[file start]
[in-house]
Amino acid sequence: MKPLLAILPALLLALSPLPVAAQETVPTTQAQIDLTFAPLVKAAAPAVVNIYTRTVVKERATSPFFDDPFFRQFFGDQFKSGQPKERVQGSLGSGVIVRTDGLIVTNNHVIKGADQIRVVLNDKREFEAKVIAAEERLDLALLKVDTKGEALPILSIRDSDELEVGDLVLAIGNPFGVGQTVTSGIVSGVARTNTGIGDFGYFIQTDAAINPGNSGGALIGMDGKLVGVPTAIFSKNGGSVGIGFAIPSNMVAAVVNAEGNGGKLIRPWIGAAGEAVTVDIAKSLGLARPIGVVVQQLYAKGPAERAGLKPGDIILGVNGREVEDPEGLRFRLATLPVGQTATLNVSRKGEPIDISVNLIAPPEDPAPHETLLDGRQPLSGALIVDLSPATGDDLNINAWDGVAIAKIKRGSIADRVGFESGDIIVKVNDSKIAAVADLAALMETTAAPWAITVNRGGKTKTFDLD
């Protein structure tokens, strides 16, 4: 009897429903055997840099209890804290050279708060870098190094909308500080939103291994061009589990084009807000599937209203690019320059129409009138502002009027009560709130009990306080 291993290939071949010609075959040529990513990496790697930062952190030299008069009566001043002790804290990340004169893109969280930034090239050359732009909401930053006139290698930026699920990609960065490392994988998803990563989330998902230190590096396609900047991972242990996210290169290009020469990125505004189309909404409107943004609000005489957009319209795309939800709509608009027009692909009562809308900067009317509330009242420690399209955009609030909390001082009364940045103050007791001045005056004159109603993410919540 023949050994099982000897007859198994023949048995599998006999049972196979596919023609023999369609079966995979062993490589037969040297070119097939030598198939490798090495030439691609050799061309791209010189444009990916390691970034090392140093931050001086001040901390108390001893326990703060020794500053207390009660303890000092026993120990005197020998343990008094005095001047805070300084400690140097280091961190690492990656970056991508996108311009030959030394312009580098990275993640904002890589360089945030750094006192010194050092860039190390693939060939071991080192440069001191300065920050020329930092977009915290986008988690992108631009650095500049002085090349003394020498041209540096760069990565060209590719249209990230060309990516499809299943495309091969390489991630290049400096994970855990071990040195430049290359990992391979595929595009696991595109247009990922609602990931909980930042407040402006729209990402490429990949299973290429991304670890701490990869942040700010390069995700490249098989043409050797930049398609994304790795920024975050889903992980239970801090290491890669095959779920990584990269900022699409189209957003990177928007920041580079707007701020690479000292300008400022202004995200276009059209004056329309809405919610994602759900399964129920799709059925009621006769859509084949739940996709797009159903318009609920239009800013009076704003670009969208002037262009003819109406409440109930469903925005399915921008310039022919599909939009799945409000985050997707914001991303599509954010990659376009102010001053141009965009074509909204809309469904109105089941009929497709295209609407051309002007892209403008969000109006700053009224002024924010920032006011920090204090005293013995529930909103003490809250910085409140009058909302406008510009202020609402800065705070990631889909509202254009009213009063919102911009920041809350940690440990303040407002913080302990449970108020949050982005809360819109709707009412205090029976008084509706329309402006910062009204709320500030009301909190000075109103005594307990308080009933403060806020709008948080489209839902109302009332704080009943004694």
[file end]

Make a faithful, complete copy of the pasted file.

[in-house]
Amino acid sequence: MKPLLAILPALLLALSPLPVAAQETVPTTQAQIDLTFAPLVKAAAPAVVNIYTRTVVKERATSPFFDDPFFRQFFGDQFKSGQPKERVQGSLGSGVIVRTDGLIVTNNHVIKGADQIRVVLNDKREFEAKVIAAEERLDLALLKVDTKGEALPILSIRDSDELEVGDLVLAIGNPFGVGQTVTSGIVSGVARTNTGIGDFGYFIQTDAAINPGNSGGALIGMDGKLVGVPTAIFSKNGGSVGIGFAIPSNMVAAVVNAEGNGGKLIRPWIGAAGEAVTVDIAKSLGLARPIGVVVQQLYAKGPAERAGLKPGDIILGVNGREVEDPEGLRFRLATLPVGQTATLNVSRKGEPIDISVNLIAPPEDPAPHETLLDGRQPLSGALIVDLSPATGDDLNINAWDGVAIAKIKRGSIADRVGFESGDIIVKVNDSKIAAVADLAALMETTAAPWAITVNRGGKTKTFDLD
């Protein structure tokens, strides 16, 4: 009897429903055997840099209890804290050279708060870098190094909308500080939103291994061009589990084009807000599937209203690019320059129409009138502002009027009560709130009990306080 291993290939071949010609075959040529990513990496790697930062952190030299008069009566001043002790804290990340004169893109969280930034090239050359732009909401930053006139290698930026699920990609960065490392994988998803990563989330998902230190590096396609900047991972242990996210290169290009020469990125505004189309909404409107943004609000005489957009319209795309939800709509608009027009692909009562809308900067009317509330009242420690399209955009609030909390001082009364940045103050007791001045005056004159109603993410919540 023949050994099982000897007859198994023949048995599998006999049972196979596919023609023999369609079966995979062993490589037969040297070119097939030598198939490798090495030439691609050799061309791209010189444009990916390691970034090392140093931050001086001040901390108390001893326990703060020794500053207390009660303890000092026993120990005197020998343990008094005095001047805070300084400690140097280091961190690492990656970056991508996108311009030959030394312009580098990275993640904002890589360089945030750094006192010194050092860039190390693939060939071991080192440069001191300065920050020329930092977009915290986008988690992108631009650095500049002085090349003394020498041209540096760069990565060209590719249209990230060309990516499809299943495309091969390489991630290049400096994970855990071990040195430049290359990992391979595929595009696991595109247009990922609602990931909980930042407040402006729209990402490429990949299973290429991304670890701490990869942040700010390069995700490249098989043409050797930049398609994304790795920024975050889903992980239970801090290491890669095959779920990584990269900022699409189209957003990177928007920041580079707007701020690479000292300008400022202004995200276009059209004056329309809405919610994602759900399964129920799709059925009621006769859509084949739940996709797009159903318009609920239009800013009076704003670009969208002037262009003819109406409440109930469903925005399915921008310039022919599909939009799945409000985050997707914001991303599509954010990659376009102010001053141009965009074509909204809309469904109105089941009929497709295209609407051309002007892209403008969000109006700053009224002024924010920032006011920090204090005293013995529930909103003490809250910085409140009058909302406008510009202020609402800065705070990631889909509202254009009213009063919102911009920041809350940690440990303040407002913080302990449970108020949050982005809360819109709707009412205090029976008084509706329309402006910062009204709320500030009301909190000075109103005594307990308080009933403060806020709008948080489209839902109302009332704080009943004694």